The following is a guest post by Chris Douthit of OptionStrategiesInsider.com.
The majority of businesses worldwide have been greatly affected by the coronavirus pandemic, while many had already succumbed to its challenges. Currently, it continues to test companies that continue to operate despite the many tests of the pandemic.
Decreasing sales and increasing debt leads companies into much bigger problems in the long run, especially if the pandemic does not end soon.
The decreasing volume of sales reported every period in connection to these businesses’ increasing debt is what is leading them to be buried in debt. If this continues, many businesses will fail as they will not be earning enough profits to cover their obligations.
When due dates come, debtors with insufficient funds will be left with no choice but to try to borrow additional money to pay their current liabilities. This will eventually lead them to have more debt. Here, they become debt burdened companies.
Getting Worse by the Number
Even before the pandemic, the population of debt burdened companies has already been rampant. The population of these debt driven businesses had significantly grown since the start of the pandemic. Now it has gotten worse.
Based on the Bank of International Settlements records, 18% of the country’s total companies have become debt burdened companies.
This number is 14% higher than the total number of debt burdened companies during the last financial crisis. Also, this value is higher than the previous peak that reached 17% in 2001.
That’s higher than the 14% before the last financial crisis … and it’s even higher than the previous peak of 17%, set back in 2001.
These data show that the debt burdened companies have grown and become a troubling matter.
Another alarming issue is that roughly one out of five companies in the U.S. cannot afford their debt.
As many businesses discontinued their operations due to the pandemic, it is challenging for them to get back to business. This means that it is expected that the total number of debt burdened companies will surpass 20%.
During this pandemic, the truth about survival is that company bills are being paid through the debt that they continually generate. This is not a solution if you want your business to thrive. Despite having a vaccine against COVID-19, this will not immediately solve the cash issues of businesses of today. The vaccine cannot make the debt go away.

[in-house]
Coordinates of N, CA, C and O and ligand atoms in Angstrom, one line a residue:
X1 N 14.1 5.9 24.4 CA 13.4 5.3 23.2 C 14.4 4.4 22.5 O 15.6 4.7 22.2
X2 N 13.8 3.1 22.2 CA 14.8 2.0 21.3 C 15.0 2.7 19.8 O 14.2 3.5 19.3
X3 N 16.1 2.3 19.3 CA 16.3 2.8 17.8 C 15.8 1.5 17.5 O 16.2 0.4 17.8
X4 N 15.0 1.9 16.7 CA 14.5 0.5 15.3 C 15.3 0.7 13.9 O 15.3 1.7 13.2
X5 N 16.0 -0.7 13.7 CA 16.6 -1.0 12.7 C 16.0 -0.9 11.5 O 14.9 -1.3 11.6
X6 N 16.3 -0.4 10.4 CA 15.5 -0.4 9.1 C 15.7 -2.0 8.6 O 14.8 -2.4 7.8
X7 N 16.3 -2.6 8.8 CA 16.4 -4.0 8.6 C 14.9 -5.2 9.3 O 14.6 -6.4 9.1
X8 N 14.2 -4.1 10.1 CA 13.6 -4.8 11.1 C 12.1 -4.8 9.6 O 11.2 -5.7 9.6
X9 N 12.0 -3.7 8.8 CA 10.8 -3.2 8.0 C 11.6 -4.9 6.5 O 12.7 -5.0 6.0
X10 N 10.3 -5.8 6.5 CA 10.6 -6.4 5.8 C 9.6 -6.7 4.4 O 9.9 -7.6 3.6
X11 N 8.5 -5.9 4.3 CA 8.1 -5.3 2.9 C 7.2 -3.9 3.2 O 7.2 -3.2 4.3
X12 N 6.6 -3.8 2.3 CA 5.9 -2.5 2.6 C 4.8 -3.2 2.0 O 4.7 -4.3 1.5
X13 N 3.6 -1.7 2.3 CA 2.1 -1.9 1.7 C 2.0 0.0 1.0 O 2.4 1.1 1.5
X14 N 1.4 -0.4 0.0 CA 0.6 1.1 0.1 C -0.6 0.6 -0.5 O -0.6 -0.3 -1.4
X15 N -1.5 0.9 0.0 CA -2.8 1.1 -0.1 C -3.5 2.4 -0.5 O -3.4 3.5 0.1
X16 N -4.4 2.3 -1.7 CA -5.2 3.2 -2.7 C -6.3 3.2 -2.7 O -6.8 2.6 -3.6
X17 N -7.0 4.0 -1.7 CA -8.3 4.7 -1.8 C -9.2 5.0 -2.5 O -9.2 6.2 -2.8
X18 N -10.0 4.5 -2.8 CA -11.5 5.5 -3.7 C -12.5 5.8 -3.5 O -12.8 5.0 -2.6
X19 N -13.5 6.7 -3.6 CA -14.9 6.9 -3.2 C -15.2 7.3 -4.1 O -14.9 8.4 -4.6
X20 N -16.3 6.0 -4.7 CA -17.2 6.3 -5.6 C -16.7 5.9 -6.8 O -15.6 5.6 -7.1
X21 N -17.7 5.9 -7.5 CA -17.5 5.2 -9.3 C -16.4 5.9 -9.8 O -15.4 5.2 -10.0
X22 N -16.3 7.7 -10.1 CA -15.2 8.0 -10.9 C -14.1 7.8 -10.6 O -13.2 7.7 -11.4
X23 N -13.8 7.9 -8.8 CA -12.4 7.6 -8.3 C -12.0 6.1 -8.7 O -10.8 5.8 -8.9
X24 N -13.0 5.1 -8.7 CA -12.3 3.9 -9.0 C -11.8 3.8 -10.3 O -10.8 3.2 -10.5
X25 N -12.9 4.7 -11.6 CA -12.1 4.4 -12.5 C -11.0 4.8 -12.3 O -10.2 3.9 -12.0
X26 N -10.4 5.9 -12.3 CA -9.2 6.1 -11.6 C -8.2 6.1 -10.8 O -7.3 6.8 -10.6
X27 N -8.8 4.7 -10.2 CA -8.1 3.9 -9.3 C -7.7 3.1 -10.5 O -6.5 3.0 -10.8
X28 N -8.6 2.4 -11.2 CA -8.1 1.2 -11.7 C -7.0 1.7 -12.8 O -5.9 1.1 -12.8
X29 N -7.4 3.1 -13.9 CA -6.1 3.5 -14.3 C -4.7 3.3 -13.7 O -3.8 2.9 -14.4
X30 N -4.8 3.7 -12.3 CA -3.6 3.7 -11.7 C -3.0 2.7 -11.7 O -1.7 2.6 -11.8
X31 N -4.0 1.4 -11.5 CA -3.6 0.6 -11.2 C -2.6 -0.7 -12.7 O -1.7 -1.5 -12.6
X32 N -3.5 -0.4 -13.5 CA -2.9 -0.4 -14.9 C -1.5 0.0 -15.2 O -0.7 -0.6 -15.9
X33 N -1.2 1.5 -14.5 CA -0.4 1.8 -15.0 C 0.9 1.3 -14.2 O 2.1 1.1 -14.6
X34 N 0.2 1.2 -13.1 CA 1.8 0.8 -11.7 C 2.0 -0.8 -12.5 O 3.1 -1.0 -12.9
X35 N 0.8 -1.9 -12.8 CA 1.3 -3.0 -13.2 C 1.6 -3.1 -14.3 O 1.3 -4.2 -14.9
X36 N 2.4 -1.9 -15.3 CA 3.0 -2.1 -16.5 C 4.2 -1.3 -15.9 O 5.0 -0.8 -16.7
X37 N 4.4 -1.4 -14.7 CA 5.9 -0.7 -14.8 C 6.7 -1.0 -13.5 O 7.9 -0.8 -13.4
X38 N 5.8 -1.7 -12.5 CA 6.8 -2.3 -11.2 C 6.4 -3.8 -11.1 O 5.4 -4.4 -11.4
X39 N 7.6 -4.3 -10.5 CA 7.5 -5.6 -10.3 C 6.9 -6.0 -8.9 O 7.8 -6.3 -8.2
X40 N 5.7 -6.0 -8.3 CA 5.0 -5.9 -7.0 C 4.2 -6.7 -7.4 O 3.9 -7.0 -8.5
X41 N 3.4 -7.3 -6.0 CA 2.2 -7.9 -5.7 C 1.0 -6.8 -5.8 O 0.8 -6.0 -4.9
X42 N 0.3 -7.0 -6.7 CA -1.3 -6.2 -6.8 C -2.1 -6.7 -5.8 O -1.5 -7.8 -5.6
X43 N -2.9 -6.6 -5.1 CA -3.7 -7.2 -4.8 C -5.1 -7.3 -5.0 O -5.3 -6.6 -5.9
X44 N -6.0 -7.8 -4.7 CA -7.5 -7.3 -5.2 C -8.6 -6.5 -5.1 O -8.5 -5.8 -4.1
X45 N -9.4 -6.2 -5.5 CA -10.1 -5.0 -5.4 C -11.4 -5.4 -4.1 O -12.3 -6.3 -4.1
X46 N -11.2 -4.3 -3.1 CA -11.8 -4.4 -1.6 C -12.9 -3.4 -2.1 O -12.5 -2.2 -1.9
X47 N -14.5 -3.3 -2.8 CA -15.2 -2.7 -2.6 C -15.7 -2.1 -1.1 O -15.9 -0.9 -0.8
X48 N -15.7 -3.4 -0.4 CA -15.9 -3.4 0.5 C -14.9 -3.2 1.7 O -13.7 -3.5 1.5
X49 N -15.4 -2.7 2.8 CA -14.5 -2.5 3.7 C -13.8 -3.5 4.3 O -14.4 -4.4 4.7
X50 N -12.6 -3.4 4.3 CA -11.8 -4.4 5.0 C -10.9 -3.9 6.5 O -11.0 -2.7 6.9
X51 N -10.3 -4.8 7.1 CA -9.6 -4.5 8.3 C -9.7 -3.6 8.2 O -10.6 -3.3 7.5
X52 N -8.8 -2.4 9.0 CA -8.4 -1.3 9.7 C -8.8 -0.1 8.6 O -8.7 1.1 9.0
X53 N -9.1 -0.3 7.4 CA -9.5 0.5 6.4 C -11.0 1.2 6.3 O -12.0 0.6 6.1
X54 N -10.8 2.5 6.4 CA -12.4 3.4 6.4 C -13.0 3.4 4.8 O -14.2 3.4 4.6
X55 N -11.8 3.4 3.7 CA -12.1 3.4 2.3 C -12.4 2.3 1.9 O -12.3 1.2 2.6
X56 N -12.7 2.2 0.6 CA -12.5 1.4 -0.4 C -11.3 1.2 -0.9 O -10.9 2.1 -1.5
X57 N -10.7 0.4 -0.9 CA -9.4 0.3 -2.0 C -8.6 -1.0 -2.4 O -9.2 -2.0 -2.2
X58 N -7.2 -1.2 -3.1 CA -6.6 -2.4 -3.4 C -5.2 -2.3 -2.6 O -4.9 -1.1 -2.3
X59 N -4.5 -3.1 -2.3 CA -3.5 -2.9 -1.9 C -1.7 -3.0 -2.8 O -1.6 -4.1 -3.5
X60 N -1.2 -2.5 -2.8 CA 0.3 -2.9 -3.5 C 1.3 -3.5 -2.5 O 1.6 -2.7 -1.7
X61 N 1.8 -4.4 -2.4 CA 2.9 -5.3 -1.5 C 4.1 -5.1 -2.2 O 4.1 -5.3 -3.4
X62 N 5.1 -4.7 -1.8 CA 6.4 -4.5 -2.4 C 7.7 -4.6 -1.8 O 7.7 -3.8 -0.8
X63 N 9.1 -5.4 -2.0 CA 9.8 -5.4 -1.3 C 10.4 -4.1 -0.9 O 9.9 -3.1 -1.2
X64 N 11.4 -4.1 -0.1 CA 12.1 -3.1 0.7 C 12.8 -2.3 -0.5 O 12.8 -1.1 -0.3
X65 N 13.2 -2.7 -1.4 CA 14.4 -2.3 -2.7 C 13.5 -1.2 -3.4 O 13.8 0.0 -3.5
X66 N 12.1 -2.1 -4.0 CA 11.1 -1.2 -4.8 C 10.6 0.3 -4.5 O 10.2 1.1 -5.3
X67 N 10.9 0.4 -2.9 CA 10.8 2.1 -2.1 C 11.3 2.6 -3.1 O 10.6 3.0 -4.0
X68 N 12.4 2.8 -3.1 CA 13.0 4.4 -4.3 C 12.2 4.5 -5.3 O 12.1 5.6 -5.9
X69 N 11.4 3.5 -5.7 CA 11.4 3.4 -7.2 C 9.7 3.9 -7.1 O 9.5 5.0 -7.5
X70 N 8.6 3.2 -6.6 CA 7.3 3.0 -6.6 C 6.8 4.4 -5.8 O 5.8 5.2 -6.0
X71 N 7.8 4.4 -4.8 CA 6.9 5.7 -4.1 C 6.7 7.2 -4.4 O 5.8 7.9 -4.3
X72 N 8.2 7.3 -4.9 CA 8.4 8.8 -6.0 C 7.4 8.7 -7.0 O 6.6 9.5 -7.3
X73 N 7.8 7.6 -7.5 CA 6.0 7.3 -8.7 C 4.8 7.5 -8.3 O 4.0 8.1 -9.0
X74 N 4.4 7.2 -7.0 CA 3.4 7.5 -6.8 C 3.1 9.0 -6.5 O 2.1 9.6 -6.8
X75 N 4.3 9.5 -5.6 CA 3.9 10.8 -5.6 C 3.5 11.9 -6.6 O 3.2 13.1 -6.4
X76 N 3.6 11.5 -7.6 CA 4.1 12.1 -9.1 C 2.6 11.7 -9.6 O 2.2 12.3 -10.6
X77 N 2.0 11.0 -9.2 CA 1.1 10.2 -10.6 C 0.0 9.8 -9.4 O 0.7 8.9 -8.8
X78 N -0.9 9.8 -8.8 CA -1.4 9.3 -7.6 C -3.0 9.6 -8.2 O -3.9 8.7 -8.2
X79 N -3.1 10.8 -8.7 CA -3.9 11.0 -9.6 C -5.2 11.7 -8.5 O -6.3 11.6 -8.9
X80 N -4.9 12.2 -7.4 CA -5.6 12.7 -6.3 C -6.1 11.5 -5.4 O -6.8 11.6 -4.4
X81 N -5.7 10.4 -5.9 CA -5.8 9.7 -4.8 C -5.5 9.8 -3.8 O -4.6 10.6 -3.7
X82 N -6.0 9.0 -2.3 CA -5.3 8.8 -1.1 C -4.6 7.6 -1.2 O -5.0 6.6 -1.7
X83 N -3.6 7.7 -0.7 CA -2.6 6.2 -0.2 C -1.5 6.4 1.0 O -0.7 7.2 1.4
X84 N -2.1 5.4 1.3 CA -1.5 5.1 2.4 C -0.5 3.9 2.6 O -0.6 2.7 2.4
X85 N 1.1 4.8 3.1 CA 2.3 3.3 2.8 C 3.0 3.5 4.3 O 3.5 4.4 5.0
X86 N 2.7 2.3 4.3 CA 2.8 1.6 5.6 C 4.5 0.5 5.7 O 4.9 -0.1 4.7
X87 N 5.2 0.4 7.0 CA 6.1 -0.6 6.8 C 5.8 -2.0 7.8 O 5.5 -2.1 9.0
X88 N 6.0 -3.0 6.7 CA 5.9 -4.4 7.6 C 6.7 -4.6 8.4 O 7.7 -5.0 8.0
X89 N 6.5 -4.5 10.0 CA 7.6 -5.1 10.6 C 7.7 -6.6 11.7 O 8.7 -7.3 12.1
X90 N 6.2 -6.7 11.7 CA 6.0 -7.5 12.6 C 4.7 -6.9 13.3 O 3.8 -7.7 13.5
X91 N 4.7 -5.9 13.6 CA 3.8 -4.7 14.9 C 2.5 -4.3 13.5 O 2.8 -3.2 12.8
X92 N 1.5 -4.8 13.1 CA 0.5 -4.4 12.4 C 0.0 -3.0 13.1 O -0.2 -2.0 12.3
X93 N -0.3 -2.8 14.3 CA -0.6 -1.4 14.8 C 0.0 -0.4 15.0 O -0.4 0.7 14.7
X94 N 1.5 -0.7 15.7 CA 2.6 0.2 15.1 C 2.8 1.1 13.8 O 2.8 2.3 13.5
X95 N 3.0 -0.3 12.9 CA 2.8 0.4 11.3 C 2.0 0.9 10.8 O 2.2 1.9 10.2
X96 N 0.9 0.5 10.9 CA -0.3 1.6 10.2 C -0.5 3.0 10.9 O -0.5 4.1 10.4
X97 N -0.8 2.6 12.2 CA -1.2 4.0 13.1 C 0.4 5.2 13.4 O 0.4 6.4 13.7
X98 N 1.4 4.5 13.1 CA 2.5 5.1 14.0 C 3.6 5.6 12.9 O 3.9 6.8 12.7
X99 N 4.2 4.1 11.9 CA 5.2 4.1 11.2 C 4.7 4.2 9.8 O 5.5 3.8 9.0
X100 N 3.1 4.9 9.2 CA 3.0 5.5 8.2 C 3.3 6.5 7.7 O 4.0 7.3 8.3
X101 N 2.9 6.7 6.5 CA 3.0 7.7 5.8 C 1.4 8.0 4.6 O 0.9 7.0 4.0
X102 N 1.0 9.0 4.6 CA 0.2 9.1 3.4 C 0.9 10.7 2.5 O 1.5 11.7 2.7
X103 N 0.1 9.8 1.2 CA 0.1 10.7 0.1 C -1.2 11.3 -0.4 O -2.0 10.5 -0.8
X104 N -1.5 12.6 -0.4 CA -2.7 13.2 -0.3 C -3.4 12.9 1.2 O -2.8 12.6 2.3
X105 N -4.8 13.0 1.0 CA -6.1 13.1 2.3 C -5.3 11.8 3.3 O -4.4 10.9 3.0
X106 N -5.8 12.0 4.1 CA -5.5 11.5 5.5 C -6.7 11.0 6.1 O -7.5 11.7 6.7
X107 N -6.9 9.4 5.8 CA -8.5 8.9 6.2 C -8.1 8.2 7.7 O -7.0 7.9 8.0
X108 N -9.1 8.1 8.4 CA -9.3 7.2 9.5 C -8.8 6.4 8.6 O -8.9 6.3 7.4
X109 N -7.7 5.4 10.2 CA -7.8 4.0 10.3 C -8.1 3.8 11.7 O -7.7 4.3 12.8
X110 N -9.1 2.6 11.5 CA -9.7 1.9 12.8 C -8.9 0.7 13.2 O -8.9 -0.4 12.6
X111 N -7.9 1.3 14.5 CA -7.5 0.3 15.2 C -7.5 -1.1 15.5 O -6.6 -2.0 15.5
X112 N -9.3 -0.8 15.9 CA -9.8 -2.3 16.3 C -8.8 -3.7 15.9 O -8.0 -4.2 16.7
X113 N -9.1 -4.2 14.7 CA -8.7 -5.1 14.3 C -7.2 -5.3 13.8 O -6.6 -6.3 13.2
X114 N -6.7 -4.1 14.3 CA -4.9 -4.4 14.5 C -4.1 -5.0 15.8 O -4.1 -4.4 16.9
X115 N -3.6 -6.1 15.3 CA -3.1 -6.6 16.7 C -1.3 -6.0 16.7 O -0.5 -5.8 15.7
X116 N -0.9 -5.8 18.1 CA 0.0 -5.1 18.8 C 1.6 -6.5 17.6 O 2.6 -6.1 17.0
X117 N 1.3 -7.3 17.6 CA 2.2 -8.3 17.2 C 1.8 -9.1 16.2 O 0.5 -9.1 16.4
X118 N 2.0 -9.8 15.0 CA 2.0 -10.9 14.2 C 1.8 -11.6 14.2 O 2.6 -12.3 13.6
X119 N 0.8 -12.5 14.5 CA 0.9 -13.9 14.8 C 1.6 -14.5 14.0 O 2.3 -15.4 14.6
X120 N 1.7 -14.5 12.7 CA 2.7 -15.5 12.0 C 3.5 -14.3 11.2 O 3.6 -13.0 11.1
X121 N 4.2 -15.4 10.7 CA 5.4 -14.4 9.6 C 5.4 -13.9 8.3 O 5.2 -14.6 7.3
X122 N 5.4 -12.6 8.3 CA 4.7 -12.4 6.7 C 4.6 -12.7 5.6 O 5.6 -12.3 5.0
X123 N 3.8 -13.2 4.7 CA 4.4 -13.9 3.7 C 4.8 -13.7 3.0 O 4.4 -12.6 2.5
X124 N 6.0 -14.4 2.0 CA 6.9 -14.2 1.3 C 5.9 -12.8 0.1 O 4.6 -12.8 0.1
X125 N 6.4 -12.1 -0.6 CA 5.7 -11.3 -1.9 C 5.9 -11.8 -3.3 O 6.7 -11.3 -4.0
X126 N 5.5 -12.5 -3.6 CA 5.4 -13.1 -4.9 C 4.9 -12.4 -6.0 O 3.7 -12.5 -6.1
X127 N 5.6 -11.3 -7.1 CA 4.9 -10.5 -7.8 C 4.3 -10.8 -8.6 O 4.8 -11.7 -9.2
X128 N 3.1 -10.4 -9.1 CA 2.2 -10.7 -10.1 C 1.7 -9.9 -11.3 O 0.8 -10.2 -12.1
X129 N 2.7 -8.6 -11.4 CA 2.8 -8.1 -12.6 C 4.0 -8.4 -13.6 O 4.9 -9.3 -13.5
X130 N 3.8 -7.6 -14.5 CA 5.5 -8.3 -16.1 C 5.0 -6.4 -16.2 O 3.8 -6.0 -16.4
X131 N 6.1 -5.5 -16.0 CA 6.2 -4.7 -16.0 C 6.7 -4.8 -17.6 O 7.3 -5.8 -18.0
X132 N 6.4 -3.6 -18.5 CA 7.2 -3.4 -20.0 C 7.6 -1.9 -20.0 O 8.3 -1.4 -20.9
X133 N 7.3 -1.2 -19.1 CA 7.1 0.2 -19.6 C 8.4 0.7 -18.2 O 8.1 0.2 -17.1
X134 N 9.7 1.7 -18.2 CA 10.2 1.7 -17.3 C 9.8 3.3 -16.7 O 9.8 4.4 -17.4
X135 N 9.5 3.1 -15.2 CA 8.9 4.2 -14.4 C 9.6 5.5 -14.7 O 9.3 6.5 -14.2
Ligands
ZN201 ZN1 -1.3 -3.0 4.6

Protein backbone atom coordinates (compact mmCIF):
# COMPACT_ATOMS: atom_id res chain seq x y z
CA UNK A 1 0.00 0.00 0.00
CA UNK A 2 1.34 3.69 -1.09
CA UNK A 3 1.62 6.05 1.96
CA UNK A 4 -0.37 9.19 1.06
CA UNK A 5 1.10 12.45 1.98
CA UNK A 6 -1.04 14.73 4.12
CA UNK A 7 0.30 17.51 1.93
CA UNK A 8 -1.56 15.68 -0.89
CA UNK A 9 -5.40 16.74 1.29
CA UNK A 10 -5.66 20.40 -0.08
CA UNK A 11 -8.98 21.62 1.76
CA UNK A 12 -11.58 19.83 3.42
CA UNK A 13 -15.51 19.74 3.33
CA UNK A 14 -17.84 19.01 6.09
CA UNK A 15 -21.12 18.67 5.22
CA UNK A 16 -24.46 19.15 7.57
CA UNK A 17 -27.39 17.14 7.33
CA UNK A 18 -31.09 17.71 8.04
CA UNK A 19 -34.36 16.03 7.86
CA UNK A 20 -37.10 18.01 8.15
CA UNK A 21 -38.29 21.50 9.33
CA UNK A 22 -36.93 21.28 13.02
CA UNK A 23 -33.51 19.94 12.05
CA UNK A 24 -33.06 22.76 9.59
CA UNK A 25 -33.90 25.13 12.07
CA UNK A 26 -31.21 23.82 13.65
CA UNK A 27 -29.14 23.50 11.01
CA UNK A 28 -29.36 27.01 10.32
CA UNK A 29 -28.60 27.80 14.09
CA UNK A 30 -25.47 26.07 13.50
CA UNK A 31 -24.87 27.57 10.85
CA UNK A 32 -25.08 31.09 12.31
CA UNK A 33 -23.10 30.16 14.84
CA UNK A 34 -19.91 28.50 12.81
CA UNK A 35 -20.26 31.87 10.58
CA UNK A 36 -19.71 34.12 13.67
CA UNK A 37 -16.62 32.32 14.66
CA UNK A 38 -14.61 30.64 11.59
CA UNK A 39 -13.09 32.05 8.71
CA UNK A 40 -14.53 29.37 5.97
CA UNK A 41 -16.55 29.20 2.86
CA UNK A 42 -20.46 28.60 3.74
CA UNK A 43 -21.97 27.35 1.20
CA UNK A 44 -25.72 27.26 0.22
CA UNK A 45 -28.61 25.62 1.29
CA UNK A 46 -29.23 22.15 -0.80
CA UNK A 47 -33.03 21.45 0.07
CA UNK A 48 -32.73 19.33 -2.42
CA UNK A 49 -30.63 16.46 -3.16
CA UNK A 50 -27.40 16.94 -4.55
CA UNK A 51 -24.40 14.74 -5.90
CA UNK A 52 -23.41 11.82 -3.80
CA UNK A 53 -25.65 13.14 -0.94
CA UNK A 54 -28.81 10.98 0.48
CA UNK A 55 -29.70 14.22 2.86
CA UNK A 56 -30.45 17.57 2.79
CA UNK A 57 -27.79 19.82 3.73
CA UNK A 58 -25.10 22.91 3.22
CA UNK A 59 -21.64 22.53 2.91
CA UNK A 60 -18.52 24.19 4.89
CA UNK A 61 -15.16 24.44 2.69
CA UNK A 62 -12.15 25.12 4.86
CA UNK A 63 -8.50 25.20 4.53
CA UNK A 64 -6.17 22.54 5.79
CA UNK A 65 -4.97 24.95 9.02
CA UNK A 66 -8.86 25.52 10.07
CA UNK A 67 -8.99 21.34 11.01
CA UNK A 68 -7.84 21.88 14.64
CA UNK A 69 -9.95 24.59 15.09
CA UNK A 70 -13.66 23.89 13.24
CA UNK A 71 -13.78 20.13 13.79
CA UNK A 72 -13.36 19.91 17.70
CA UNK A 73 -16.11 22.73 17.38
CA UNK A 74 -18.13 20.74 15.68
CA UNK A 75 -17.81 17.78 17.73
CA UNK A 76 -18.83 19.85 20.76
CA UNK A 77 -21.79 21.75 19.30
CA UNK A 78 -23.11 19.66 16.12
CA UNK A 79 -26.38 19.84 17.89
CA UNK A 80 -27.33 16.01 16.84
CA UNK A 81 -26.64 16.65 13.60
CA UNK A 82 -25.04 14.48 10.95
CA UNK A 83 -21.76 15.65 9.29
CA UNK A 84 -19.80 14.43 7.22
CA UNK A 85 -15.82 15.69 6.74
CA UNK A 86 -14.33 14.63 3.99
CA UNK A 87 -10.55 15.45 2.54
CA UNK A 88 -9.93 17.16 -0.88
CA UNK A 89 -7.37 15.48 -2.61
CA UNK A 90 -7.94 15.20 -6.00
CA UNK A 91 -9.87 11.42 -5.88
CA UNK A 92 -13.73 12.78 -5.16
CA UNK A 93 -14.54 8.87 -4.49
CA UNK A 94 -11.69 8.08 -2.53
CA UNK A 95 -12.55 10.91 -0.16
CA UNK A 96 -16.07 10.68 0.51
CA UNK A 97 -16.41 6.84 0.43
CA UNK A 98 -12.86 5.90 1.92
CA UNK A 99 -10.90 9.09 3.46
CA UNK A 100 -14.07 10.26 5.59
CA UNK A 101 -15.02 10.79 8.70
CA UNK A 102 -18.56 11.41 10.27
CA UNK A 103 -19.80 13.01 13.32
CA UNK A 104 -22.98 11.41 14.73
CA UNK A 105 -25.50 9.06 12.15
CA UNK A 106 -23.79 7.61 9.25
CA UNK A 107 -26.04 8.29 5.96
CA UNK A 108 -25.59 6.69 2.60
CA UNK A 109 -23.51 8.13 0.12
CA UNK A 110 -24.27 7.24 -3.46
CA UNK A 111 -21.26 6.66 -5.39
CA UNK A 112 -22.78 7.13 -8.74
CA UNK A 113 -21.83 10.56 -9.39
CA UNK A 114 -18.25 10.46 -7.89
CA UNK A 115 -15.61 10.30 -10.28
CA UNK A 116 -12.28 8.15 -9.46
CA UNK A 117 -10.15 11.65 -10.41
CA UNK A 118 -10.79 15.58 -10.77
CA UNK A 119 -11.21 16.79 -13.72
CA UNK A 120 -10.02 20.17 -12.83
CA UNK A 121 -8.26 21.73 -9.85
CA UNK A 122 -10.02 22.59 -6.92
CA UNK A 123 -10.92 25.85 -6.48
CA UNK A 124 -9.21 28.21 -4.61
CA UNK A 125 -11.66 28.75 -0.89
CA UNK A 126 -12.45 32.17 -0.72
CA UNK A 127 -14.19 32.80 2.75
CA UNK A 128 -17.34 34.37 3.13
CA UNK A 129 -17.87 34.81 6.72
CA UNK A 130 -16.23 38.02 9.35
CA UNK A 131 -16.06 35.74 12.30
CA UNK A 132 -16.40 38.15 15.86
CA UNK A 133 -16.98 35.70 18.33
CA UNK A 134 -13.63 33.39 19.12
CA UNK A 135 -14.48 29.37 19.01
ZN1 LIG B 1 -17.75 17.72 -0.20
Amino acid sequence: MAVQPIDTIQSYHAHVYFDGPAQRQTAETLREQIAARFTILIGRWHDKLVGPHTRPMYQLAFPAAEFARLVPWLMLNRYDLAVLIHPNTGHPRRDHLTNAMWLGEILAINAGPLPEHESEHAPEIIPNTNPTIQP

The truth about debt is that it has to be repaid or refinanced when it becomes due.
Shifting to the New Normal
With the threat of the novel coronavirus, businesses are finding ways to prevent COVID-19 transmission by shifting to digital and remote business methods. This means that shifting to a different way of doing business entails additional costs. Additional cost means the need for additional cash.
Debt Will Not be Repaid
With this information, it can be concluded that debt will not end for businesses anytime soon. It will not be repaid. The only way it can be repaid is through the declaration of bankruptcy.
With the pandemic affecting all businesses, including operations, it is expected that the country will see more bankruptcies.
As of the moment, there have been 128 companies across the country that have failed to pay their debt when it came due, based on the credit-ratings agency Standard & Poor’s (“S&P”). During the last financial crisis, 77 companies were reported to have failed to pay their debt on time in 2009. This was the last incident before it reached another high in the second quarter. In the second quarter, 57 U.S. companies were reported to have defaulted on their debt.
With more than 2,100 companies that had already downgraded, the default rate can be concluded. Roughly 1,500 downgrades were reported in 2009, or 40% fewer than the 2,100 this time.
The U.S. has 400 weakest links. “Weakest links” is the term used to describe companies with the lowest credit ratings (“B-” or lower). These weakest links are on negative credit watches. Also, they have negative credit outlooks from S&P.
The credit outlooks on companies are relevant to the default rate. The default rate escalates significantly as a company falls down the credit ladder. The default rate of weakest links is more or less five times more than the total high-yield default rate.
With an increasing number of weakest links in a struggling economy, it is expected that the default rate will increase. With this, fear will revert to the stock and bond markets again, especially if interest rates continue to rise.
Those who want to protect their stocks, implementing the covered call strategy would be essential to help eliminate risk and hedge against an additional market selloff. This way, investors can give themselves room to profit when stocks do trade higher, but counteract losses when stocks pull back.